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THE FREE PRESS.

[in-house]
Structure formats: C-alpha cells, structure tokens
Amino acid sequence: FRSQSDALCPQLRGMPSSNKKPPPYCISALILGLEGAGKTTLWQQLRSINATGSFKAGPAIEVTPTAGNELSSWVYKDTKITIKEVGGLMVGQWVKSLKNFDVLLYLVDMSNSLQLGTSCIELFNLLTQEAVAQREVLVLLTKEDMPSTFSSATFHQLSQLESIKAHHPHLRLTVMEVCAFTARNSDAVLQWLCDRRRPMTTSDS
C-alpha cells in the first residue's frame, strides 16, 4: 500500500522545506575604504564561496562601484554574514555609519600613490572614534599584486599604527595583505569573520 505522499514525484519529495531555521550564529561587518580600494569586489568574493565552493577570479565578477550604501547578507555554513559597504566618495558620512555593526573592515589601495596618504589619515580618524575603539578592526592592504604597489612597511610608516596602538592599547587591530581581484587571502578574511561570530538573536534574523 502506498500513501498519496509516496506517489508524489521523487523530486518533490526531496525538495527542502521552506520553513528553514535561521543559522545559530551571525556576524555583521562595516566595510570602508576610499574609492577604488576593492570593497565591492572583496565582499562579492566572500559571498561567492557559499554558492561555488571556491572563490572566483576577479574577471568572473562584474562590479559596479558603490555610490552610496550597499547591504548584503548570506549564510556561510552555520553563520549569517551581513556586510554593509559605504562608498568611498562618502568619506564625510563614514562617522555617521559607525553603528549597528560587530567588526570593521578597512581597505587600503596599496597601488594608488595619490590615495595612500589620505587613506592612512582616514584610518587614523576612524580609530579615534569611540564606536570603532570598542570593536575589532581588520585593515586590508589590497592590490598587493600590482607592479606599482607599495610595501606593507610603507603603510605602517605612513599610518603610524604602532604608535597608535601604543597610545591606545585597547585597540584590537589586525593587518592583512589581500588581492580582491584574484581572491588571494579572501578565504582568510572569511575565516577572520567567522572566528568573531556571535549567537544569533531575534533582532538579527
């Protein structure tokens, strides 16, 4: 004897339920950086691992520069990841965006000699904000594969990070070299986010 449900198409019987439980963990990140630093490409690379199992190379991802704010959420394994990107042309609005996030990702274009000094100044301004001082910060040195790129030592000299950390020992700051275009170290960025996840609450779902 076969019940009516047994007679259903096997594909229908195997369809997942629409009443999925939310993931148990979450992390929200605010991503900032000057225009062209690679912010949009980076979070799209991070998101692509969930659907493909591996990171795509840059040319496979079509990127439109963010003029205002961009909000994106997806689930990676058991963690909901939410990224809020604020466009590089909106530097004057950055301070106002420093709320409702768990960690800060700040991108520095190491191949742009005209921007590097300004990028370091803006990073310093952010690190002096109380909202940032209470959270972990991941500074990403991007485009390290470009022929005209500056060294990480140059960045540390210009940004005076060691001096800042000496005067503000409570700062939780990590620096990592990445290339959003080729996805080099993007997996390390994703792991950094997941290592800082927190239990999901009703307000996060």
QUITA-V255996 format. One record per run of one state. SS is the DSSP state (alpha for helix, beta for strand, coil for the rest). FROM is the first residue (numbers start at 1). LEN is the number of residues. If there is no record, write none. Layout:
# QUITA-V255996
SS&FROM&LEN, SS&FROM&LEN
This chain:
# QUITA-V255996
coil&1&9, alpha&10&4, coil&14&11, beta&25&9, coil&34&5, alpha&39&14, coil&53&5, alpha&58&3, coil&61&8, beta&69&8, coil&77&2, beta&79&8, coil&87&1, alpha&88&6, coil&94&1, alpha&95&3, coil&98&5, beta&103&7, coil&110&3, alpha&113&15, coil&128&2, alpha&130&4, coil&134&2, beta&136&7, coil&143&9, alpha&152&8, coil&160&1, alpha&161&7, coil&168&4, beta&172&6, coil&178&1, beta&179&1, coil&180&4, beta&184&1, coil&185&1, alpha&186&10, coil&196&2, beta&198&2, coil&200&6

^ TUESDAY, JANUARY 8, 1822. V . ~T it, A proposition, it will be seen, has been introduced into the Senate, for an inquiry ito the expediency of reducing the com pensation of the members of Congress, j’here is, we think, little probability that ;n0lny reduction will be made, since it is ounce ted with a proposition also to re duce the salaries of the executive officers, pjlany of the members, like some of the jttate legislatures, feel a peculiar delicacy lifn acting on such a subject, unless the of O'cers of the government, and others who Perform the most laborious part of the jtublic duties, are made to yield to that parsimonious spirit which reduced to a ,nere shadow an army which had shed a team of glory on its country, and which aught our enemies how potent is the arm ind how invincible the soul inspired by ,’reedom. It is painful to witness such a ackly spirit of economy pervading the representatives of a nation, which should be as distinguished for its liberality and beneficence as it is already renowned for the valor of its sons and the wisdom of its institutions. Our readers doubtless recollect the ce lebrated General D’Evereaux, the Irish patriot, who raised a corps of his coun trymen for the purpose of aiding the cause of freedom in South America. It appears that he has been recently tried at Carac oas for an alleged offence against the Vice-President of Venezuela, in a letter, containing an expression which gave it the appearance of a challenge. This let ter, it would seem, was dictated by the generous feeling of desiring to protect a lady who was his countrywoman—a feel ing characteristic of Irishmen. The High Court of Justi kquit the General of &ny intention ^ d the Chief who then ruled the ic, and conclude by “ declaring his r? ration and fame to be perfectly unsullied by the affair, and that it is hoped he will continue in the service of his adopted country.” The proceedings in this case are high ly honorable to the parties concerned, and evince that magnanimity of soul and mo deration of conduct which cannot fail to secure to them the high boon for which %iey have been so long and so gloriously contending. An arrival at New-York, in 16 days from Port-au-Prince, brings information that news had been received at the latter place, stating, that the Spanish part of the Island of St. Domingo had been taken by the Patriots, with very little opposition. A New-York paper of Dec. 24 says :— 11 Accounts were received yesterday from Havana, stating that Iturbide, leader of the late revolution, had declared himself Emperor of Mexico.” VIRGINIA LEGISLATURE. THURSDAY, DEC. 27. An engrossed bill “ incorporating the trustees of the Martinsburg Academy,” was read a third time and passed. An engrossed bill “'to extend the act, passed on the 23d day of February, 1820, intitled an act to authorise the notes of the Bank of the Valley in Virginia, and its branches, and of the North Western Bank of Virginia, to be received in pay ment of the revenue of this common wealth,” was passed with a rider propo sed by Mr. Minor. The bill was sup ported by Messrs. Rust, Blackburn, Bar bour, Page, and Shannon, and opposed by Mr. Crump, of Cumberland. FRIDAY, DEC. 28. Mr. Eppes from the armory committee presented a long report, concluding with sundry resolutions; which recommend, 1st, that the operations of the manufac tory be continued on a limited scale ; 2d, tha a portion of the armory be used as (irsenal, instead of erecting an addi nal one as provided for by law ; 3d, it artificers enough be kept employed work up the component materials now hand, to repair such arms as are now the^ armory, or may be returned from ...; dfiilitia ; 4th, to dispose at public auc tion of muskets in repair and unfit by their calibre for field service, &c. ; 5th, to cover the cupola with zinc or tin, and to paint the exterior wood work ; and 6th, to put in order, and then put up in boxes the arms fit for field service. These,reso lutions were severally agreed to by the ^°use. The report also suggests the pro priety of converting part of the armory tnto barracks for the public guard, C7c. REMARKS ON EDUCATION. CONTINUED. FOR THE FREE PRESS. In the thirteenth century appeared Bo naventure, another Scholastic Doctor, a native of Tuscany, and of the Order of St. Francis, who had a seat given him among the Cardinals. He was distin guished by the angelical title of “ The Seraphic Doctor.” The next Scholastic was Roger Bacon, born at Ilchester in England : he studied jurisprudence and medicine, and, contra ry to the custom of the period in which he lived, he employed his time not in the idle speculations and controversies of his contemporaries, but in experimental phi losophy: and was more indebted to his own genius and application to science, than to any academical instructions. To prosecute his studies without interrup- ; tion, he entered a Franciscan monastery. ; He received the appellation of “ The \ Wonderful Doctor,” which, above all the | Scholastic Doctors, he truly merited ; but ! as little curs commonly bark at the rising j moon, without preventing her shining, so i his silly and ignorant contemporaries j barked at him the heinous charge of prac tising witchcraft, and kindled a spirit of envy and jealousy even among his frater nity, who circulated the report that he held converse with evil spirits. We now come to take notice of John Duns Scotus, an Englishman, one of the most subtle Scholastics and a scholar of Thomas Aquinas ; but differing from his master in some particular tenets, he form ed a different sect. Hence came the de nominations of Thoinists, or the followers of Thomas Aquinas ; and of Scotists, or the disciples of Duns Scotus. He pos sessed the art of perplexing things alrea dy too much perplexed, with more chi mseras, fictions and bombast of words. On account of his quibbling dexterity in disputation, he was honored with the title of “ The most Subtle Doctor.” The 14th century produced William Durand of Clermont in France. He pur sued his way through the wilderness of scholastic terms and notions with such perseverance, that he obtained the title of “ The most Resolute Doctor.” In the same century appeared William Occam, born in England, who had been trained up in the school of Duns Scotus, whose disciples professed the doctrine of the Realists, but Occam, in order, no doubt, to become the leader of a new sect, opposed the Realists and revived the doc trine of the Nominalists. He was inimi cal to the See of Rome, and maintained the independency of the civil power, to which the body of ecclesiastics ought to be subject; for which reason he was ex communicated ; but the power of the em peror Frederick protected him. He af terwards received the title of “ The In vincible Doctor.” Amongst the disciples of Scotus we also find Walter Burley, preceptor of Ed ward III. king of England. He obtained the appellation of “ The Perspicuous Doc tor.” Not to detain the reader with a detail of the dogmas, whims and dreams of Ray mund Lully, a visionary adventurer, who was called “ The most Enlightened Doc tor,” we shall proceed on to notice a dis tinguished character, who stepped for ward to point out and correct the perni cious errors of the Scholastics, and ex pose the misconceptions and pride of the Thomists, Scotists and Occamists. This was Herman (Vessel, born at Groningen in Holland in the beginning of the 15th cen tury. He had acquired a great fund of learning and taught philosophy and phi lology in the university of his native place. To John Ostendorp, a young man, who consulted him on the best method of prosecuting his studies, he said :— “ Young man, you will see the day, when the doctrines of Aquinas and Occam and of all the other disputants will be explo ded, and the Irrefragable and Seraphic Doctors will be rendered contemptible.” Facts soon verified his predictions so full of good sense and penetration. The 16th century approached, and with it the revi val of letters, which immortalized the name of Herman Wessel. The Scholastic Labyrinth far exceeded that of the Isle of Crete, and the quibbles of the Scholastic Teachers surpassed in extent the Iiercynian Forest in Julius Caesar’s time. What could a traveller do without any trace of a path to walk in ? Surrounded by leafy trees, bearing no fruit to live upon, and between them brushwood interspersed with thorns and almost too dangerous to pass through. Quiddities before, Haecceities behind— Realities on the right, Formalities on the left; and these filled up with intentions, in termissions, individualities, proportions, degrees, abstractions, infinity, and innu merable other terms of nonsense—all dic tated by the unerring master Aristotle, who according to the Scholastic Dialec ticians, was to form a triumvirate with Christ and Paul his Apostle : and in this there can be no doubt as Vives and Me lanchton, whom we shall have occasion to mention hereafter, declare, “ That Aris totle was read and preached in sacred assemblies instead of the Gospel.” Such then was the education of youth during those periods. Rut is it to be wondered at, that there were so many proselytes made, and so many competi tors arose, when we consider that this art of trifling Was not only sufficient to pro cure the high titles of “ Most Profound, Irrefragable, Universal and Angelic, Se raphic, Wonderful, Most Subtle, Most Resolute, Invincible, Perspicuous, and Most Enlightened ;—but that it was also lucrative in being created Professors, Ab bots, Bishops and Cardinals. Is it won der that the Scholastic Philosophy al most universally prevailed ? We now come to see some twinkling stars, indicative of the morning-twilight, ushering in the ever memorable and glo rious day of the Reformation. A Dante Alligeri, a Florentine, is ob served to lead the way, who as a poet and philosopher was inferior to none. He stands in the first rank of the revivers of learning, and left behind him one of his pupils, Francis Petrarch, a Tuscan, who devo ted himself to the study of the Belles lettres. His father, for lucrative purpo ses, removed from Florence to Avignon in France, and endeavored to persuade his son to study the law, but did not suc ceed. Petrarch chiefly resided in the de lightful vale of Vaucluse near Avignon, where he died universally esteemed and regretted by all those who possessed the powers of appreciating his elegant and useful works. Petrarch might have arisen to the high est preferments, if his noble mind had not disdained all dishonest and humiliating compliances. The most alluring pros pects of advancement and its attendant advantages could not, in the least, shake his integrity. His love of truth had be come proverbial: for when he lived in the family of Cardinal Colonna, a quar rel took place among his domestics, which arose to a serious height. The Cardinal found it necessary to examine the whole, and took a solemn oath of every one to declare the truth ; from which solemnity the Cardinal's own brother was not ex empted ; Petrarch in his turn presenting himself to take the oath, the Cardinal closed the book, and said : “ As to you, Petrarch, your word is sufficient." A serious dispute now arose between the followers of Plato and those of Aris totle, with regard to the merit and au thority of their respective masters. Pletho, who had an unlimited veneration for Plato, violently attacked the dominion, which Aristotle possessed in the schools. Georgius Scholarius, on the other hand, undertook with great zeal and vehemence the defence of Aristotle, and maintained, that the opinions of this philosopher were consonant to the truest and best doctrines of Christianity, and were even more true. He was supported by another of the same school, whose arguments consisted of low words and vulgar phrases, virulence and rudeness, to make impressions on the vulgar and inflame their passions, on which all the truly learned looked with the utmost contempt. [to be continued.] -im Mil INTERESTING FROM MEXICO. MEXICO, SEPT. 28. “ The General (Yturbide) entered this city yesterday, at the head of 20,000 men. The provisional junta is now assembled, and a regency will be formed in the course of a few days. Every thing is perfectly quiet, and every prospect of its remaining so. I send you some public documents, which will convey you some ideas of the state of things here. It has been a most extraordinary revolution, effected with out bloodshed, and has been precipitated altogether by the vile policy of the be loved Ferdinand. It is now well known, generally, that Ferdinand had sent secret orders to Apodaca to overturn the con stitution in New Spain, and re-establish the despotic regime of the Bourbons. Apodaca confided the secret to the seve ral chiefs, among others to Yturbide, who, finding the country determined to main tain constitutional government, hoisted the tri-colored flag, and adopted a policy calculated to deceive Apodaca, who at that time might have crushed him in the bud; but Apodaca allowed it to spread abroad, and it ran through the country like wild-fire. Three-fourths of the Eu ropean troops joined the independents, but had it not been for the opportune ar rival of O’Donoju, Mexico being then garrisoned by 4000 resolute troops, might have shed much blood, and held out a considerable time.”—[Juro7'a. ARKANSAS, NOV. 10. Indian Murder.—Just as our paper was going to press, a gentleman arrived here from the Mississippi, who informs us that a most horrid and unprovoked murder was committed about the last of October, in the new purchase^ in the Choctaw Na tion, on a party of United States’ survey ors, consisting of ten persons—only one of •whom escaped. The murder was com mitted on the lower line, and about 150 miles from Fort Gibson, by Choctaw In dians. The quarrel, we understand, ori ginated in consequence of some trivial af fair. Oiir informant received the above information from Col. Nichols, who pass ed up the Mississippi a few' days since, on his way to the Chickasaw Bluffs, with the Chickasaw annuity/ 'Jt'O THE EDITORS. The belief that the same individual wa& concerned in the composition of the two pieces (“ Remarks on Education” and the “ Inquirer’s” farewell,) was not produced by the circumstance of their appearing at the same time in your paper of Dec. 18, but from the similarity of style and views exhibited in those pieces ; and above all, from the knowledge which the Remarker on Education appears to have had, previous to the publication of the Inquirer's piece, that the Inquirer intend ed to attempt a vindication of himself, and “ to prove himself a native of one of the United States.” The fact communicated in your paper of the 25th ult. that those “ Remarks oti Education” were received a week previous to the receipt of those signed by an Inqui rer, will not remove the general impres sion, that the same person was concern ed in the production of both pieces; on the contrary, it has a tendency to confirm it by proving the Remarker’s knowledge of what would appear over the signature of an Inquirer to be a week earlier than it at first appeared to be. These things, together with some others, which it is not necessary at this time to mention^ have produced, in the minds of many, convictions, which can only be removed by the most unequivocal testimony. Will the editors of the Free Press, who, it i6 presumed, know all about the matter, un dertake to say, without reserve, that th& same person was not concerned in the pro duction of both pieces? fair flay. [We can assure “ Fair Play” that it is no part of our business to pry into the concerns of others, or to trouble ourselves with removing the doubts of every skep tic who may choose to present his sage suspicions to the public. We had sup posed that a solemn assurance would have been sufficient to convince every candid reader of the truth of our assertion in regard to the authorship of the prof ductions to which he alludes. We feel as little obligation to produce what he might deem “ unequivocal testimony,” as we do to state our opinion, that, so fa? from it being his wish to show “ fair play,” he can only be suspected of a spe cies of double dealing. He must conse quently forgive us for declining to gratify his curiosity—since it would be folly to attempt to convince so profound a judge of style of the error of an opinion from which he appears determined not to re cede.]—Editors. DOCT. W. BALDWIN ’M/H’OST respectfully tenders his medi 1?JL cal services to the residents of Har pers-Ferry and also to those of the adjoin ing country. He has taken up his resi dence at Mr. William Graham’s Inn, where, on application, he may be found. FURTHER. He has just received and opened a ge neral and extensive assortment of fresh DRUGS and MEDICINES, all of which he will sell on terms highly accommodat ing to purchasers. Said drugs and medi cines will be exhibited and sold in a part of the store room, on the batik of the She nandoah, lately in the occupancy of Mor gan & Shutt, merchants. Jan. 8. TO TAILORS. THE subscriber wishes to employ tw& or three Journeymen Tailors. None but steady men and excellent workmen, will be received. To such, constant em ployment and the highest wages will be given. URIAH A. NORRIS. Harpers-Ferry, Va. Jan. 8, 1822. |CP The editors of the National Intel ligencer will please insert the above three times, and forward their account to this office for settlement. SALE OF NEGROES. THE subscribers will sell, at private sale, to good masters, Thirty or forty Valuable Slaves, a part of the estate of Adam S. Dandridge, deceased. A liberal credit will be given. PHIL. C. PENDLETON* IT. St. G. TUCKER, JOHN R. COOKE. Jan. 8. NEGROES FOR SALE. WILL be sold, on Thursday the 31st inst. at Robert Fulton’s Hotel in Charlestown, Four Negro Men, one Woman, and two children, belonging to the estate of the late George Washington. One of the men is a first rate blacksmith, and the others are well acquainted with farming. The terms will be made known on the day of sale. JAMES STUBBLEFIELD, Agent for Thomas Todd, Esgr Jan. 8. AN ESTRAY. CAME to the subscriber’s, on Tues* day the 1st inst. trespassing as an estray, a BARROW SHOAT, with an under-bit and a slit in his left ear, and a crop off the right. The owner can have him again, by proving property, and pay ing charges. J, HARDING, Jan.’ 8.,